Rollins: My first foray into high-end gear was around 2010. I got a pair of Wilson Sophia speakers with McIntosh amps and pre. I had a Rega P3 turntable hooked up.

Is there a particular piece of audio equipment that you’ve hung onto for years, despite knowing it maybe isn’t as top of the line as newer versions? If so, why?

Rollins: I don’t think so. I have a few pieces of gear I don’t use much but it’s just because it still works and I’ve been dragging it with me as I move from place to place. I have a CD player, a Technics that I got in 1989 that refuses to die, which I had plugged in on my desk a few years ago.

As they say, “I got into vinyl for the expense and inconvenience.”

You’re a prolific traveller, so I was curious about what you use when hopping around countries. Do you have a dedicated music player, or do you just use a phone? What kind of headphones do you use when travelling?

Rollins: It depends on the travel. If it’s touring stateside, I use a hard drive plugged into a laptop going into a Shure SHA900 amp into a Soundmatters Dash 7 speaker system. For earphones, I use Shure SE846-CL model.

We’ve seen a massive uptick in vinyl sales over the last decade – why do you think that is?

Rollins: I think there’s probably a lot of reasons but I think analog sound is a natural thing, so humans gravitate to it, also vinyl is fun, all the things you can do with it. For some, maybe it’s a niche thing. For me, it’s always been about the sound, the scarcity, how easily destroyed a record can be so you have to be careful. I like all that stuff. As they say, “I got into vinyl for the expense and inconvenience.”

Image: Ross Halfin

How do you think this increased interest in physical media squares with digital streaming services like Spotify or Apple Music? What does a physical version of an album offer that a digital one doesn’t?

Rollins: I think the streaming medium has potentially cheapened the currency of music. It seems free so you don’t have to take it all that seriously and never have to consider the people who make the music might want to eat, etc. It just becomes a thing on your phone. I moved my record collection a few years ago. It was an incredible amount of careful work. I guess if you subscribe to a streaming service, you have it all in your phone. I don’t think that’s a bad thing necessarily. I don’t think streamed music sounds all that good but for some people, that doesn’t matter.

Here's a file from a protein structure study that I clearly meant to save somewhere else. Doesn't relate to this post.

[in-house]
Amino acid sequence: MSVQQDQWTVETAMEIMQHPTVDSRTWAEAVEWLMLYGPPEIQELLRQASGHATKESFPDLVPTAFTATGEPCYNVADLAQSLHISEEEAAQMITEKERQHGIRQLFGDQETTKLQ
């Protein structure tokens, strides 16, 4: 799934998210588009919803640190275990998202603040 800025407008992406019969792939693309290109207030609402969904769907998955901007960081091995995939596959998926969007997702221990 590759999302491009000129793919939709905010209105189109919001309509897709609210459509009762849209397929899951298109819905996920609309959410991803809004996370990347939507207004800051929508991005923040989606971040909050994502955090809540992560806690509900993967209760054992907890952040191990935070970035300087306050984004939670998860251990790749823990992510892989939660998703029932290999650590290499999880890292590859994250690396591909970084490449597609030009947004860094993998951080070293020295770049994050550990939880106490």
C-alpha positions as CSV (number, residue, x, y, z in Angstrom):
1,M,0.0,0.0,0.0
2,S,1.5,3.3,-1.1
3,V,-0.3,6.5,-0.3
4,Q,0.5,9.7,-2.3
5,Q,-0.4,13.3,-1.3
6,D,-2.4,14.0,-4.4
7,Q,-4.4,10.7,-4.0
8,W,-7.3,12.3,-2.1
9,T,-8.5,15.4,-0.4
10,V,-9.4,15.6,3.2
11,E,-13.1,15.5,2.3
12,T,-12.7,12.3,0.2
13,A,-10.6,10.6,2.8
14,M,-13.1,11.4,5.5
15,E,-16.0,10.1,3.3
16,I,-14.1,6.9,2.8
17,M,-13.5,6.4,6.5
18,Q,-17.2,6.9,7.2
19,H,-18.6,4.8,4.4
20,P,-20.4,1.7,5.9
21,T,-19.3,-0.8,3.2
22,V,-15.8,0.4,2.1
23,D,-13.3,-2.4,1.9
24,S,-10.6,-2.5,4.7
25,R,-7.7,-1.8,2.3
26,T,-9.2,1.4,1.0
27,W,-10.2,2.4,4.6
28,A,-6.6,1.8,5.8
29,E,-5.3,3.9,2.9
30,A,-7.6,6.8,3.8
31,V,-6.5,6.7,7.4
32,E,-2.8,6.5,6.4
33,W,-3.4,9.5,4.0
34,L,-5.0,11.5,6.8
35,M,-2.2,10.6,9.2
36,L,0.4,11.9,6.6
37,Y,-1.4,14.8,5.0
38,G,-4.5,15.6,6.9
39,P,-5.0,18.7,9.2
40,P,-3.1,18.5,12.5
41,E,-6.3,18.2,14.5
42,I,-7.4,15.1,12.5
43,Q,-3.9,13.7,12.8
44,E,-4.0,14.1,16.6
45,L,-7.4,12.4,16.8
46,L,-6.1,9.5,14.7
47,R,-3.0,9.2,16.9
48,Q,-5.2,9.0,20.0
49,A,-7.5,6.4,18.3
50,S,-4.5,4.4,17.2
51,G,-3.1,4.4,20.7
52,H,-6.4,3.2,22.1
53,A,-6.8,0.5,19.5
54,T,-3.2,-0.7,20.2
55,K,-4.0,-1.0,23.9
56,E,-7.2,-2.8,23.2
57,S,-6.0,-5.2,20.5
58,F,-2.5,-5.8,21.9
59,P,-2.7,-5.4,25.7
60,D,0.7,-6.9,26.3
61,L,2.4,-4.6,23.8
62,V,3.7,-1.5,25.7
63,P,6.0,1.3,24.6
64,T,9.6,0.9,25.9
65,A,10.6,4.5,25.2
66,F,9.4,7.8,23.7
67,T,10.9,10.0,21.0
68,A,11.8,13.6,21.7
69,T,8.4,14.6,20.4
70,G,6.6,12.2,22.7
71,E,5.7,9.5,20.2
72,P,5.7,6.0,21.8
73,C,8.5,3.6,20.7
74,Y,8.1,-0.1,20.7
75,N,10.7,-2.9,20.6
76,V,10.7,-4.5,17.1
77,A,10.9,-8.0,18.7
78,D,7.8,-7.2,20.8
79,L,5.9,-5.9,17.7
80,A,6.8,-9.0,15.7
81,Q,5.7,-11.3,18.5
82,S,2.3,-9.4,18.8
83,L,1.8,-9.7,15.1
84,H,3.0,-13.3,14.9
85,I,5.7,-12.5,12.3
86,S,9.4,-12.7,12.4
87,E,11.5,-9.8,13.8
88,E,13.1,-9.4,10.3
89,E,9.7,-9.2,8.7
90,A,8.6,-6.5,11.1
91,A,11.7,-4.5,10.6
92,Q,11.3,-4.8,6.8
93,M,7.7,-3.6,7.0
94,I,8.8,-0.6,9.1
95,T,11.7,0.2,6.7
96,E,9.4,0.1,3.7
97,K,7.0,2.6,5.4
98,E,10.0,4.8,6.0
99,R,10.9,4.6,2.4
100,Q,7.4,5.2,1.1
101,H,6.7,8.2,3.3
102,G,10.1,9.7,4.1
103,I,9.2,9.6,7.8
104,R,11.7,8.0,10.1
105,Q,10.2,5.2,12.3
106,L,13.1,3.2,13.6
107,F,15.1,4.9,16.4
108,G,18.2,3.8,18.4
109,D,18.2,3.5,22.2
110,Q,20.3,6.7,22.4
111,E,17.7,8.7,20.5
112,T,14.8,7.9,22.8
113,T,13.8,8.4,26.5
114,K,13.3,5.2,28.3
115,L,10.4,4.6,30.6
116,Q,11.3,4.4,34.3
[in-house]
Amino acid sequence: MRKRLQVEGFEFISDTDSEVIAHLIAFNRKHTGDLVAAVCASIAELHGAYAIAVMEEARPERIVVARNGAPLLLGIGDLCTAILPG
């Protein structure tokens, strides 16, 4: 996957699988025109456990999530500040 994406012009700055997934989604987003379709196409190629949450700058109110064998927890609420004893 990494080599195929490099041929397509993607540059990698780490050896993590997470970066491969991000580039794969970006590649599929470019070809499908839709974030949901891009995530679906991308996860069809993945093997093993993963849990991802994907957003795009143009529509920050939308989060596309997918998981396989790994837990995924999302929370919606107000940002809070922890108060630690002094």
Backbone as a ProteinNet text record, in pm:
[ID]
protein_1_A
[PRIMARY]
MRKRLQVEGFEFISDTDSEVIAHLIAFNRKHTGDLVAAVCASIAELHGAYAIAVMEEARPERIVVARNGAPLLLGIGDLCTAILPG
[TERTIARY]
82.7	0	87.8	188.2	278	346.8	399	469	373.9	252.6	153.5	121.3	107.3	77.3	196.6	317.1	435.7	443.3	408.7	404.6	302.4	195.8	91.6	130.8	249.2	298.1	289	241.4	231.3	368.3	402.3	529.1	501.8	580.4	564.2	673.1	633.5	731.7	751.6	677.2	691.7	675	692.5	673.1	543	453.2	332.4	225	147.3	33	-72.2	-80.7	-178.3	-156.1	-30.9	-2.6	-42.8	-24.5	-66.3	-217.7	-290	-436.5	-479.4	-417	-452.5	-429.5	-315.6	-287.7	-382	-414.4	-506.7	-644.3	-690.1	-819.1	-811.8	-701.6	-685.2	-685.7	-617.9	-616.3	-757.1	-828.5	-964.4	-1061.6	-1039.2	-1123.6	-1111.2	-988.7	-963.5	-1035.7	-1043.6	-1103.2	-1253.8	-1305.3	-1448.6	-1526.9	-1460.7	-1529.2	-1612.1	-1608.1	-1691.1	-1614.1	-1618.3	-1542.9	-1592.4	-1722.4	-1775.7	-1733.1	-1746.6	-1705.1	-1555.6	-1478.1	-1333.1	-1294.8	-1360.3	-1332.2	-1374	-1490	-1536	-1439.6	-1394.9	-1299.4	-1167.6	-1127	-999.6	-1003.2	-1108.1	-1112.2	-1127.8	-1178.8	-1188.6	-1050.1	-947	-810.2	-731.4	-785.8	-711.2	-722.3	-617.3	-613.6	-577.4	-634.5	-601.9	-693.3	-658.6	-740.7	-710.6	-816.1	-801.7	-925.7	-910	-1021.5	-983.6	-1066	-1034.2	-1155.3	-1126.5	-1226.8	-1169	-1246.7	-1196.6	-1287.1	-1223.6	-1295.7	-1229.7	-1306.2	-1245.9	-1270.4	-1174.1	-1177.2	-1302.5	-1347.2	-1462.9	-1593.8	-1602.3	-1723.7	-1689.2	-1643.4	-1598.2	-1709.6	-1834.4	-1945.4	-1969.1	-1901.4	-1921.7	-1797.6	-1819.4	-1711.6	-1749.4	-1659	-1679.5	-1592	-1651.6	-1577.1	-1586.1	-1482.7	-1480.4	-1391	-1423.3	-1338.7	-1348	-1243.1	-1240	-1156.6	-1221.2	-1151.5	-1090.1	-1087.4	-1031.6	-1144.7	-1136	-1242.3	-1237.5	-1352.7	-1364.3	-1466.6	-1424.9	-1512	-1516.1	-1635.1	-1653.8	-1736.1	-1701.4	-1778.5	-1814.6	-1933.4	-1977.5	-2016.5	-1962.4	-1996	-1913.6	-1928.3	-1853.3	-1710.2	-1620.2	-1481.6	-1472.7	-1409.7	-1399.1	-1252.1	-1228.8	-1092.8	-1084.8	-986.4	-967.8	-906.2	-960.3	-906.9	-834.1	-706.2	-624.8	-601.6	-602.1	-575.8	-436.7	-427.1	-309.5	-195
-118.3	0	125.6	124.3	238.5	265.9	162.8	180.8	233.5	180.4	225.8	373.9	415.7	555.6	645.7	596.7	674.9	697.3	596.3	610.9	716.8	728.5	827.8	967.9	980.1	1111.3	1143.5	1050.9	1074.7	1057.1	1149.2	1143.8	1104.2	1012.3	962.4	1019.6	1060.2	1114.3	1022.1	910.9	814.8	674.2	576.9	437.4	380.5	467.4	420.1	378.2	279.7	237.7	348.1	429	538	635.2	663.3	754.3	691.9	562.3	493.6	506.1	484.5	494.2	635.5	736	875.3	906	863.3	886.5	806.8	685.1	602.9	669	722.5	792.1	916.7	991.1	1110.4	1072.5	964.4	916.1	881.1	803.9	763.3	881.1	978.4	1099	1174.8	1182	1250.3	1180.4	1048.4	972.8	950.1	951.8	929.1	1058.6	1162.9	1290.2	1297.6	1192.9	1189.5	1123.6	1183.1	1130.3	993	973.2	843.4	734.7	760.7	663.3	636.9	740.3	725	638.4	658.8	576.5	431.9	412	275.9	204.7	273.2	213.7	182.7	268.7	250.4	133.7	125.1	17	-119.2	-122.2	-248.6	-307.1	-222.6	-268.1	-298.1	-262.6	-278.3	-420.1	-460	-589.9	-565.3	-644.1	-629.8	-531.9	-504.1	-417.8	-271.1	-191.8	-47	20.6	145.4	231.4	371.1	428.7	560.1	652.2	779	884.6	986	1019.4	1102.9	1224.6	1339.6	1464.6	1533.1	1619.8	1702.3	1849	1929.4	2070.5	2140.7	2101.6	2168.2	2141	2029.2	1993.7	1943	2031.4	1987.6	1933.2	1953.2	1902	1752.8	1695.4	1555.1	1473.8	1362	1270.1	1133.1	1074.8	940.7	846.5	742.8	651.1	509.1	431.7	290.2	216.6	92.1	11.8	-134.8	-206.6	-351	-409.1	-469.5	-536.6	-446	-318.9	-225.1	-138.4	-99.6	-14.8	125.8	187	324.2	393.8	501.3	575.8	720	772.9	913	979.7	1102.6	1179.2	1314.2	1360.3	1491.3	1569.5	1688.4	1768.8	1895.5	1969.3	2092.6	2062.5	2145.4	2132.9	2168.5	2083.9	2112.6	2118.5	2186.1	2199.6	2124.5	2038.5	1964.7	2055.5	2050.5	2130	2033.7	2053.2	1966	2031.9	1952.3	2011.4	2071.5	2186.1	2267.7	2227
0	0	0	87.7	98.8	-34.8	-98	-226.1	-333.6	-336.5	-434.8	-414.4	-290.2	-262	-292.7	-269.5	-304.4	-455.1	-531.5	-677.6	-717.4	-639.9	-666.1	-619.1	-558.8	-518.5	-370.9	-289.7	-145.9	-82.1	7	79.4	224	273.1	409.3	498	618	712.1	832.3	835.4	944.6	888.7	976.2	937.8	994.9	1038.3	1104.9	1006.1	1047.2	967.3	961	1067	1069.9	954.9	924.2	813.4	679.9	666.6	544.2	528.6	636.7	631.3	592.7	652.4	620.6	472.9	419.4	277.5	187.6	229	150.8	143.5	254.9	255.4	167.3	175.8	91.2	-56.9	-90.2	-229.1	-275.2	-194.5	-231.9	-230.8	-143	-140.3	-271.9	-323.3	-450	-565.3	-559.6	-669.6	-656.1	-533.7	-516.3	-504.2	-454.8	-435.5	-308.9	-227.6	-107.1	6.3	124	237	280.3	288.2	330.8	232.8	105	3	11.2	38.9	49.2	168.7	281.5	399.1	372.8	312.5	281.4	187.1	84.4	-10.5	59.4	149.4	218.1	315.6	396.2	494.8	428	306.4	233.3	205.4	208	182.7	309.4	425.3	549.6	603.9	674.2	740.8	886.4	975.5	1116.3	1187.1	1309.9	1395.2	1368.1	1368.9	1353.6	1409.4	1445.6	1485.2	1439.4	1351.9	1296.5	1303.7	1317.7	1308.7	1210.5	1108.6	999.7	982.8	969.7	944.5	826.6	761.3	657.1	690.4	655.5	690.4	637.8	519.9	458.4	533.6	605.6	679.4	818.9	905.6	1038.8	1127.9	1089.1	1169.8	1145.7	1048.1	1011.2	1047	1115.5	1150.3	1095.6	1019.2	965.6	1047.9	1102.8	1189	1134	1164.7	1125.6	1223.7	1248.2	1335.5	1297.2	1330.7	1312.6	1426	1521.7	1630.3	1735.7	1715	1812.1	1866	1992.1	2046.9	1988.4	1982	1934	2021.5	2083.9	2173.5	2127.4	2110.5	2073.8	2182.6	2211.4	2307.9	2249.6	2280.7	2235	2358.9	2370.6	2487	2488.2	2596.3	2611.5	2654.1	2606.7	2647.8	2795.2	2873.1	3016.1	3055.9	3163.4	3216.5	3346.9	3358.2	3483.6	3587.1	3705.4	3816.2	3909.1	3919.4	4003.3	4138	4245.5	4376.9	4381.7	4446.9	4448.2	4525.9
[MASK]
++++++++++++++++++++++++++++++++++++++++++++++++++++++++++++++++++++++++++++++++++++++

On streaming services, 15 years ago the thought of having access to almost every song in the world seemed absurd but now it’s an excepted norm. You’ve been collecting music for years, so you’ve seen trends shift and change – where do you think (or hope) things go from here?

Rollins: If there’s so much music available, it would be great if young people actually explored what’s available. I think sometimes when you offer someone a lot, they tend to pull away. I hope that’s not what happens.

I know you’re a fan of Australian music, so are there any local acts that you’ve been listening to a lot recently?

Rollins: The new Civic and Gee Tee albums are really good, Cable Ties, the new Terry album is great. There’s a ton of good music always coming out of Australia.

Henry Rollins will be taking his Good To See You tour across Australia from June 5 to July 3 – tickets are on sale now via Frontier Touring.